Summary:

With Project Kangaroo having been canceled, UK TV execs face some interesting choices on their VOD strategies – continue to go it alone, giv…

Erik Huggers, BBC Future Media and Technology director

With Project Kangaroo having been canceled, UK TV execs face some interesting choices on their VOD strategies – continue to go it alone, give content to a UK-focused Hulu, adopt iPlayer for free or forgo online in favour of Canvas? Some directors gave their views to Guardian.co.uk

BBC future media and technology director Erik Huggers: “As a UK broadcasting industry, we are at a crossroads — when the Competition Commission decided that Project Kangaroo was not going to be allowed, it basically opened the door for large American corporations to establish Project Kangaroo, but in US hands.” He worries whether commercial players like Hulu will be “driven by short-term decision-making rather than longer-term opportunities”. Huggers says plans to share the iPlayer VOD technology on a non-exclusive basis, code-named Project Marquee, would not come up against competition hurdles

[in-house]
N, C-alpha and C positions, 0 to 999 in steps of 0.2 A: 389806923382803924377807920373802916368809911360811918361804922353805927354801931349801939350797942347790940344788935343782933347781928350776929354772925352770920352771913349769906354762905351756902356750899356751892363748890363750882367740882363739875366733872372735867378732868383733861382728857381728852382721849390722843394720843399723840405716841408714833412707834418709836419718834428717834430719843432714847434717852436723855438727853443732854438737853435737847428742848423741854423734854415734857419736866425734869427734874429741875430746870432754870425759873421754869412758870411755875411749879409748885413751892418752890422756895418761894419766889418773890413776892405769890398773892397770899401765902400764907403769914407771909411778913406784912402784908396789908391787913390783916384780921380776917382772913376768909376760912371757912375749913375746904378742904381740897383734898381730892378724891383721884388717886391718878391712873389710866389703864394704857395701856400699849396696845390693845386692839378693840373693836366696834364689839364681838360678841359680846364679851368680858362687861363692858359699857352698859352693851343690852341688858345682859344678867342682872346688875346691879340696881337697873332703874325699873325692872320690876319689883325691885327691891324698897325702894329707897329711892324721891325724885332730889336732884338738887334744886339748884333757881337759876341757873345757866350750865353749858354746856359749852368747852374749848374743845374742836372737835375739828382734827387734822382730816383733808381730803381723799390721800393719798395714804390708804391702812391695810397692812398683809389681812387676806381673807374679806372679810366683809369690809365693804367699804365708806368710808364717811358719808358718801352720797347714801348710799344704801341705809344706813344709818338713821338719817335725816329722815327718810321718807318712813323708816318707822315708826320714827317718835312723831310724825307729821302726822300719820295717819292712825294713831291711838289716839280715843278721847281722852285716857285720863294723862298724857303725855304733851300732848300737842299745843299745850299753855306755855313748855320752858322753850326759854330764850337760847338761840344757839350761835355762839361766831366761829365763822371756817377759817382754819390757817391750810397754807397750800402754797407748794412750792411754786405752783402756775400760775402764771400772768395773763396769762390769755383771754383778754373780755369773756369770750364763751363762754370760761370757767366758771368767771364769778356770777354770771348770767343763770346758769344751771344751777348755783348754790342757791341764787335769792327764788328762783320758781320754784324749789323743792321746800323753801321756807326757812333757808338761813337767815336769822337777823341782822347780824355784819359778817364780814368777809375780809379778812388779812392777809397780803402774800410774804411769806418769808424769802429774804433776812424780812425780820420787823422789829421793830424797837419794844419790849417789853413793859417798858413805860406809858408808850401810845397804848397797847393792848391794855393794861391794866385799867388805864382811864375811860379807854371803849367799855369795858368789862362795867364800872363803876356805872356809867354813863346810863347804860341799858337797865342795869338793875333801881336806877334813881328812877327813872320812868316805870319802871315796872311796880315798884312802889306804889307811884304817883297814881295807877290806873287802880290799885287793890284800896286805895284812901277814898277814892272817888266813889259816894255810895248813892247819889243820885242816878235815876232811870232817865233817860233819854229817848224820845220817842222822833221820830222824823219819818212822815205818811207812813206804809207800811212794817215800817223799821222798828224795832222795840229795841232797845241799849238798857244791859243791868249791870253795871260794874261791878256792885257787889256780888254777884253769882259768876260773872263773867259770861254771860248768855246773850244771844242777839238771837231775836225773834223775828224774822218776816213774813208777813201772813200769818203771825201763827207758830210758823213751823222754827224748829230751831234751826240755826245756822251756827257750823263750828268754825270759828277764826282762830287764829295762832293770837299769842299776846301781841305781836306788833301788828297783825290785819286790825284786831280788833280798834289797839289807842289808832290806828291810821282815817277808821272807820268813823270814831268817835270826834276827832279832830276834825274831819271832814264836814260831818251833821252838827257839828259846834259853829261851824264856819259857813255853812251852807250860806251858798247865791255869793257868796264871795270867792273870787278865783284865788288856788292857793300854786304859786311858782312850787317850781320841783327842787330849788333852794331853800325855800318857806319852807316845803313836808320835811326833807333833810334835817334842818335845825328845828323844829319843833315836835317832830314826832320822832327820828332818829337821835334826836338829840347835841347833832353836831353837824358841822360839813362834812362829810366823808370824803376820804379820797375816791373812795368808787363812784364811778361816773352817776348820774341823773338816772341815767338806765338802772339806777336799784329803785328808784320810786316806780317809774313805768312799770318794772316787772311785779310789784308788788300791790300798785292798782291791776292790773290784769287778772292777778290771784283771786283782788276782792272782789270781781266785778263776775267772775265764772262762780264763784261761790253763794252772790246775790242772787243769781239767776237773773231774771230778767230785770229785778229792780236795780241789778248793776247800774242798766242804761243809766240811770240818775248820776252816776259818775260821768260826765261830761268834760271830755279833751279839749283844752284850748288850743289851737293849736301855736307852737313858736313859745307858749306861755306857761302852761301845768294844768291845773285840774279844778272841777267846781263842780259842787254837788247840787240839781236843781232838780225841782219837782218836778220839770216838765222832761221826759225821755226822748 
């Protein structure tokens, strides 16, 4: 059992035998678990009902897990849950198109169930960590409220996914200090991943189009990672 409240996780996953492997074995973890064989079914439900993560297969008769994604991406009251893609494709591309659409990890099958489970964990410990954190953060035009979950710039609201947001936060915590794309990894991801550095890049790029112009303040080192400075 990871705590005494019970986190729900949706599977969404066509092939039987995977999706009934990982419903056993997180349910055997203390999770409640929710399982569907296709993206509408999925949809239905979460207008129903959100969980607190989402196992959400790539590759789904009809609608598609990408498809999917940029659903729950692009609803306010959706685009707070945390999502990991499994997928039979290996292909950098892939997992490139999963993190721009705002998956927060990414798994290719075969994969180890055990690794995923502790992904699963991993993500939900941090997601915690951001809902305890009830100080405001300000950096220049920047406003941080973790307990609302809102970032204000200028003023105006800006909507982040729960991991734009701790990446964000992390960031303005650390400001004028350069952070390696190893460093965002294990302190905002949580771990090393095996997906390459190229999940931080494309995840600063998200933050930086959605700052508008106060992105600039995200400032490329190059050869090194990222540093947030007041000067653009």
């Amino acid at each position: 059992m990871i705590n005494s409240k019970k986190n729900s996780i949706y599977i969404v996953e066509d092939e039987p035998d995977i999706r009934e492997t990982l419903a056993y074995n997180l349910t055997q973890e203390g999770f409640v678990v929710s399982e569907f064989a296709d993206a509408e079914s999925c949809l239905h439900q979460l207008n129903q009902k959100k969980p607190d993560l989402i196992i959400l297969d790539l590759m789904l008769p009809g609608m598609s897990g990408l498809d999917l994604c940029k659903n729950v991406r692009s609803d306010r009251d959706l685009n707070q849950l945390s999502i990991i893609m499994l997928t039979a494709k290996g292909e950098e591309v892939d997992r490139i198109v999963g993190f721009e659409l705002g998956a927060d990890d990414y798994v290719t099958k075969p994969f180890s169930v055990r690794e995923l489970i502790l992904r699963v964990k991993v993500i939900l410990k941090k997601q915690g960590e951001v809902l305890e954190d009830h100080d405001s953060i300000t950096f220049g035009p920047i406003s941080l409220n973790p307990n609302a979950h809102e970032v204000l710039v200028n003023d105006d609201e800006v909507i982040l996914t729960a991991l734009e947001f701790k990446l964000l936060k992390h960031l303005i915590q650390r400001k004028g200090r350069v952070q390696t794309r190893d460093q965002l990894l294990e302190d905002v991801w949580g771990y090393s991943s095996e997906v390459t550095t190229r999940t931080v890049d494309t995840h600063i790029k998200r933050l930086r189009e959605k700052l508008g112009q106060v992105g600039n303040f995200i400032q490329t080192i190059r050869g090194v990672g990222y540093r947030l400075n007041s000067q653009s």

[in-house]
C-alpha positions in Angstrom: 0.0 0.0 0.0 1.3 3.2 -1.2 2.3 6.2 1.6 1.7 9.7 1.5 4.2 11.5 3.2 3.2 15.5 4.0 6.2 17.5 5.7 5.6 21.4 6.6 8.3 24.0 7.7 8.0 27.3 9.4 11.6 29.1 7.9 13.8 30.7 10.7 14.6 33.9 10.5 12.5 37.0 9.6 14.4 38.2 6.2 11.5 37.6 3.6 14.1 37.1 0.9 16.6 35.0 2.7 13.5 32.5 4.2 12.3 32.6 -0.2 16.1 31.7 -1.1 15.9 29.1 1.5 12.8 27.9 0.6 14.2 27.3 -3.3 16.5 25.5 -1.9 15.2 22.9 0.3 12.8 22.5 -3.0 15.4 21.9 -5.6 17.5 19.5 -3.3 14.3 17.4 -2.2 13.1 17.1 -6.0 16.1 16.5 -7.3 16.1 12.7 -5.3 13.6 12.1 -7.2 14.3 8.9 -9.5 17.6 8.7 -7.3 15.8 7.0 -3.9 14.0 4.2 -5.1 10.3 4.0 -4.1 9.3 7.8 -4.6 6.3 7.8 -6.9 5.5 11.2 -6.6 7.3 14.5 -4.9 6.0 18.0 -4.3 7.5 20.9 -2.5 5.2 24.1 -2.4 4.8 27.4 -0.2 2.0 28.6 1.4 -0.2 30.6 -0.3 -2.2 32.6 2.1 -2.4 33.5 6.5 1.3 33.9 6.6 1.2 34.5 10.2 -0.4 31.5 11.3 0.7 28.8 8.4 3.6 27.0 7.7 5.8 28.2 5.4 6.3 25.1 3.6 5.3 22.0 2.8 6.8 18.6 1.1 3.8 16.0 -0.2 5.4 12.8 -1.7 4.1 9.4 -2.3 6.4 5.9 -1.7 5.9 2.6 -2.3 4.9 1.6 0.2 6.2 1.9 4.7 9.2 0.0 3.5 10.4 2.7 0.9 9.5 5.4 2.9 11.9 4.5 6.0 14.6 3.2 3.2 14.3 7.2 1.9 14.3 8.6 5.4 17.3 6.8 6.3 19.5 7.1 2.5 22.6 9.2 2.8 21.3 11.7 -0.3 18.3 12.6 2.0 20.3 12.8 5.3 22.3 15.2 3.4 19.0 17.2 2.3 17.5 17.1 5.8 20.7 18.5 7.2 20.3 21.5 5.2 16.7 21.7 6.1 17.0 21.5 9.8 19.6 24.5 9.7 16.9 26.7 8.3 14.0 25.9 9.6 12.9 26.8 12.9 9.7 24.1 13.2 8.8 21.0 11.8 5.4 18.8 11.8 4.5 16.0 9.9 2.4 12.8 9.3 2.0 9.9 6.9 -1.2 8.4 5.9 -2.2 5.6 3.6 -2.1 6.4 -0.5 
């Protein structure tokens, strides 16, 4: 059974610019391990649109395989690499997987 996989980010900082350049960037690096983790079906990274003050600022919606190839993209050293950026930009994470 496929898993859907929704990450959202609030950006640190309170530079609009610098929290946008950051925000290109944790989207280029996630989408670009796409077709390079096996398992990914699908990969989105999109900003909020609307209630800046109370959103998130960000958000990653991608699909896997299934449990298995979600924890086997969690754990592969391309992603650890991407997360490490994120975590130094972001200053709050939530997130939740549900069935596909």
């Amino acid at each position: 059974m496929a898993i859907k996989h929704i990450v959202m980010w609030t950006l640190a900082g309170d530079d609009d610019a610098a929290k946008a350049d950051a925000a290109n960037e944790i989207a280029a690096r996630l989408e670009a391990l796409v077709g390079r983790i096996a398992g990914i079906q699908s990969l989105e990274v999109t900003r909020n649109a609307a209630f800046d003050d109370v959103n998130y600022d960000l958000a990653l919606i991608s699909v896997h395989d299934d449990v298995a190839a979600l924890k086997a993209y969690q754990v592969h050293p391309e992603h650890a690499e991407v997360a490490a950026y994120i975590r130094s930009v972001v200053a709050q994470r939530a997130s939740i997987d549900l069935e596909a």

Five: For commercial broadcasters, Hulu poses quite a dilemma: grow your online revenue through broad distribution via Hulu deals or keep your most valuable content for your own platforms? CEO Dawn Airey chooses the latter: “We wouldn’t allow any of our crown jewel shows [that] we have the rights to to crop up on an on-demand service as soon as they have transmitted because of the consolidated ratings they bring in.”

ITV: Online director Ben McOwen Wilson shares the same doubts: “If we are going to release our content to another company, whether exclusively or non-exclusively, we will need a good reason to do so, especially as we need to be mindful of diluting our own proposition [itv.com].”

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